Well, that’s not actually true. The therapy is available, and it is affordable for most costing as little as $2.00 per session. It is not uncommon for these sessions to last as long as three or four hours. So why are people suffering as I’ve described? Everybody should be getting therapy at these prices right? There is one thing I’ve not told you yet. The therapy center is located in the small city Gracias, an hour or more away from most of the communities we serve.

You might be thinking, so what? It takes an hour in traffic to get anywhere, especially if you are in the Atlanta area. For my Atlanta readers, there was a meme going around Facebook recently showing the traffic on the downtown connector at a standstill in both directions. The caption across the top read “Atlanta is an Hour From Atlanta”. While meant to be a joke it also happens to be quite true. After living there for twenty years I can attest to the fact that the photo was not an exaggerated or infrequent event. That picture is reality every weekday, and often even on the weekends. But back to rural Honduras.

In this part of Honduras we’re talking about an hour or more on unpaved, rutted and washed out mountain roads where only first and second gear are needed. Imagine having to ride in a pick-up truck (cars, vans and buses can’t get to many of these communities) in these conditions with a disability or injury of any sort.

And if it is pouring down rain, as it is at the time of me writing this article, and as it will do with much more frequency and intensity from now through the end of the year, it becomes impossible often times to get up or down the mountains at all in any kind of vehicle. Sometimes even 4 wheel drive isn’t enough to do it safely. And besides all of that, hardly anyone even owns their own pick-up truck in the first place.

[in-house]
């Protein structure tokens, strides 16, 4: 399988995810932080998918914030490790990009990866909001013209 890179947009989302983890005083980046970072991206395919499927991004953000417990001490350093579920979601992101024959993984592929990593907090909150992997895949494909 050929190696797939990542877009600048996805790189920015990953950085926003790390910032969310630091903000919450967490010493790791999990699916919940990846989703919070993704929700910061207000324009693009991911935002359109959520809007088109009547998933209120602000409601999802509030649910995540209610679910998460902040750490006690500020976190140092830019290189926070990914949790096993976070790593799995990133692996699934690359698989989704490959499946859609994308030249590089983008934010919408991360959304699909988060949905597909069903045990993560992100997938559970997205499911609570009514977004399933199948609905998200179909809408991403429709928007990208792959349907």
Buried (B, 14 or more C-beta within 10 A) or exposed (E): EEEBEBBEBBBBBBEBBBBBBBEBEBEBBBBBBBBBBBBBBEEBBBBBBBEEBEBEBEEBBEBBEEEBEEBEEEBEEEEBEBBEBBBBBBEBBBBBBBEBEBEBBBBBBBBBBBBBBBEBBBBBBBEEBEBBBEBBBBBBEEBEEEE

So think about this. You have an accident and break something. You are actually able to get an x-ray, and a cast, which isn’t always possible. And after that you’re on your own. We know of cases where people were sent home with instructions on how to remove the cast so they didn’t have to come back to the hospital. And what of the recovery? Well, just do the best you can.

Admittedly sometimes that is enough. When I was in high school I had a rare fracture in my leg resulting from a football injury in gym class. I was hit in the center of my calf muscle by the knee of a friend when we both jumped up to catch the ball at the same time. The pressure of his knee in the muscle was so great that after the impact the muscle retracted and pulled off a tiny chip of the bone. My leg reacted as if it had been broken, well, because it had, although not in a way that required a cast.

However, I was on crutches for several weeks and my leg was immobilized with a brace and bandages. At the end of that time my knee was bent about 45 degrees and my ankle too was bent about that much and they didn’t want to go back to normal.

We weren’t a poor family but there was not what you call a whole lot of extra left at the end of any given month. So my dad decided that he and I would do the physical therapy ourselves. It was hard but we did the best we could and fairly quickly I regained regular use of my leg and foot.

My point is that sometimes it is ok to go back to your remote mountain community, do the best you can, and achieve good results. Sometimes the barriers that most everyone lives with here can be overcome without professional assistance.

But what about the times when that isn’t the case? What about the times when it takes more than just bucking up and doing what has to be done the best way one knows how? What about the times when it does take professional help? We’ll see how God has helped answer these questions next month.